March 21: Zuckerberg announces further measures relating to the scandal — including a historical audit, saying apps and developers that do not agree to a “thorough audit” will be banned, and committing to tell all users whose data was misused. “We will investigate all apps that had access to large amounts of information before we changed our platform to dramatically reduce data access in 2014, and we will conduct a full audit of any app with suspicious activity. We will ban any developer from our platform that does not agree to a thorough audit. And if we find developers that misused personally identifiable information, we will ban them and tell everyone affected by those apps. That includes people whose data Kogan misused here as well,” he writes on Facebook.

He also says developers’ access to user data will be removed if people haven’t used the app in three months. And says Facebook will also reduce the data users give to an app when they sign in — to just “your name, profile photo, and email address”.

Facebook will also require developers to not only get approval but also “sign a contract in order to ask anyone for access to their posts or other private data”, he says.

Another change he announces in the post: Facebook will start showing users a tool at the top of the News Feed “to make sure you understand which apps you’ve allowed to access your data” and with “an easy way to revoke those apps’ permissions to your data”.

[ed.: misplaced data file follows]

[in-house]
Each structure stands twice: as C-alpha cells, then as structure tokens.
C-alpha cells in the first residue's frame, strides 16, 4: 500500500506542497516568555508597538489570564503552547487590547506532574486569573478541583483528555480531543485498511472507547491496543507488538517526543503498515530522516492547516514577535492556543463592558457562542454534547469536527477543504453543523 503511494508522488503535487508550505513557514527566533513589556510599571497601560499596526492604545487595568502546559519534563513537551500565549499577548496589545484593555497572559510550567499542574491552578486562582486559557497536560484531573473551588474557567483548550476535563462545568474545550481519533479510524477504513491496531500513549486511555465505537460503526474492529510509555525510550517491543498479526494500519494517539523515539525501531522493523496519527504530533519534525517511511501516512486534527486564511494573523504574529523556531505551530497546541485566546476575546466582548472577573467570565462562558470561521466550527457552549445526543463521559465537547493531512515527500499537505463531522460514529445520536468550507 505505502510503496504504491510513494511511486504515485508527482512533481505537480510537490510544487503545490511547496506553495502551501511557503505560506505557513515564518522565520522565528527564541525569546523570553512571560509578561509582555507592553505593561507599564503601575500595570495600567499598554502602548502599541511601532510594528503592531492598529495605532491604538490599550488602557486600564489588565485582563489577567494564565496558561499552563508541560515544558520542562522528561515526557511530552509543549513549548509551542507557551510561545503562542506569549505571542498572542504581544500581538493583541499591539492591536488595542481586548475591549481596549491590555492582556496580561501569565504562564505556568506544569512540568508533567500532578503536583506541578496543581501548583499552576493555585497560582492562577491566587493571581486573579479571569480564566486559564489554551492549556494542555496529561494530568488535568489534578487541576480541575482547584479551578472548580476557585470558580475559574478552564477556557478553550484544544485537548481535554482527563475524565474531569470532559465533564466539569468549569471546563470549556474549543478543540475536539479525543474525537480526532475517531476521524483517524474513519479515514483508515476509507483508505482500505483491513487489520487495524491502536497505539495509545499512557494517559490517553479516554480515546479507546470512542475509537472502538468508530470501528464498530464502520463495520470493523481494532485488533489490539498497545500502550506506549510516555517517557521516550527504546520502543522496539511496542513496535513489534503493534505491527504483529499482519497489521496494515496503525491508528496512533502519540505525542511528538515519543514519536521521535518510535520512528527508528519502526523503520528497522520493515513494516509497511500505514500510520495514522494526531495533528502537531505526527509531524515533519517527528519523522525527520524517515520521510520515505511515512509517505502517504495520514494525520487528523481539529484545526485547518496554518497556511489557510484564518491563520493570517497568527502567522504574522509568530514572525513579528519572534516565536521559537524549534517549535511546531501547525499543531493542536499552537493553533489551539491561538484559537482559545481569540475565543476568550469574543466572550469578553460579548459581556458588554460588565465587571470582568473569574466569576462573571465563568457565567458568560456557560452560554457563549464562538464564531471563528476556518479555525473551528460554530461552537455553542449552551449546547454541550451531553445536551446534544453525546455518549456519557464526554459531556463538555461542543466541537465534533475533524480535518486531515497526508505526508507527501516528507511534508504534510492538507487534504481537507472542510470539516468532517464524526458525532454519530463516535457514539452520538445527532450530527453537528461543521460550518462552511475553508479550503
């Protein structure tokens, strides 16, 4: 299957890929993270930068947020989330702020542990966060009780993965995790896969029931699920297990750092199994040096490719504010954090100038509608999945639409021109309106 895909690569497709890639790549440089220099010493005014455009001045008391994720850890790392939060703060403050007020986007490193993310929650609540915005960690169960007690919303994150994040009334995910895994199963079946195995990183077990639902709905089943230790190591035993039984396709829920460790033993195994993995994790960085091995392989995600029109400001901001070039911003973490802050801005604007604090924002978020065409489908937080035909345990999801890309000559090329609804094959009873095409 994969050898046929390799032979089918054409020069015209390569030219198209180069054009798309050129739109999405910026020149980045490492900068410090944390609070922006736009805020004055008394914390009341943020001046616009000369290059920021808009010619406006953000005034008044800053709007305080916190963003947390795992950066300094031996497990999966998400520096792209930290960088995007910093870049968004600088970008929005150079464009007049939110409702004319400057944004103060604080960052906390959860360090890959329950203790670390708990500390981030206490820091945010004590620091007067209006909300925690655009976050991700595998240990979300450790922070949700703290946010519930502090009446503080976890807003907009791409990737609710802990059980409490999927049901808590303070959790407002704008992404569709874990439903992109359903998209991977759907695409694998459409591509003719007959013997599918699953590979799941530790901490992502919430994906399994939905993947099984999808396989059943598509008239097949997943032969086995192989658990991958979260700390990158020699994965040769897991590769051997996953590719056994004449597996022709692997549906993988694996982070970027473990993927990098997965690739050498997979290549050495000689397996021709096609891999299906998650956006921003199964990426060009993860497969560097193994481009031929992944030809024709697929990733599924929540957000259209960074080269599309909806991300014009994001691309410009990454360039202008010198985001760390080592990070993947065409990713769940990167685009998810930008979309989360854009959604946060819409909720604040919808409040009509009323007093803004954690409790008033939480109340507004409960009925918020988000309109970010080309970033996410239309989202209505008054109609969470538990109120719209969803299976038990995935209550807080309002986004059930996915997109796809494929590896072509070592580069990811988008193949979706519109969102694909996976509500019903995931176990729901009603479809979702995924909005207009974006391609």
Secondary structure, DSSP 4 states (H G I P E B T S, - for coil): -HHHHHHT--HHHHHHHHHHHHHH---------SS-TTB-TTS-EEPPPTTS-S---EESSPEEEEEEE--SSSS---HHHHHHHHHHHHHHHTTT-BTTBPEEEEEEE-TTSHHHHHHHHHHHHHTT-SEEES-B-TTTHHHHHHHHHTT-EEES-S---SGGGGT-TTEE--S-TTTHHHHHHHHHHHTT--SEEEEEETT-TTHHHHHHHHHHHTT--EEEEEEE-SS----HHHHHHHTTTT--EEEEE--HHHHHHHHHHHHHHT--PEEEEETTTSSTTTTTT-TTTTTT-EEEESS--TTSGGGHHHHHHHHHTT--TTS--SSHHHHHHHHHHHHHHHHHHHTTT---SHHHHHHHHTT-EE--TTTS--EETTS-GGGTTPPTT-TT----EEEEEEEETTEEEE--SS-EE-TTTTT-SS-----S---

He concedes that while Facebook already had a tool to do this in its privacy settings people may not have seen or known that it existed.

These sorts of changes are very likely related to GDPR compliance.

Another change the company announces on this day is that it will expand its bug bounty program to enable people to report misuse of data.

It confirms that some of the changes it’s announced were already in the works as a result of the EU’s GDPR privacy framework — but adds: “This week’s events have accelerated our efforts”

March 25: Facebook apologizes for the data scandal with a full page ad in newspapers in the US and UK

March 28: Facebook announces changes to privacy settings to make them easier to find and use. It also says terms of services changes aimed at improving transparency are on the way — also all likely to be related to GDPR compliance

March 29: Facebook says it will close down a 2013 feature called Partner Categories — ending the background linking of its user data holdings with third party data held by major data brokers. Also very likely related to GDPR compliance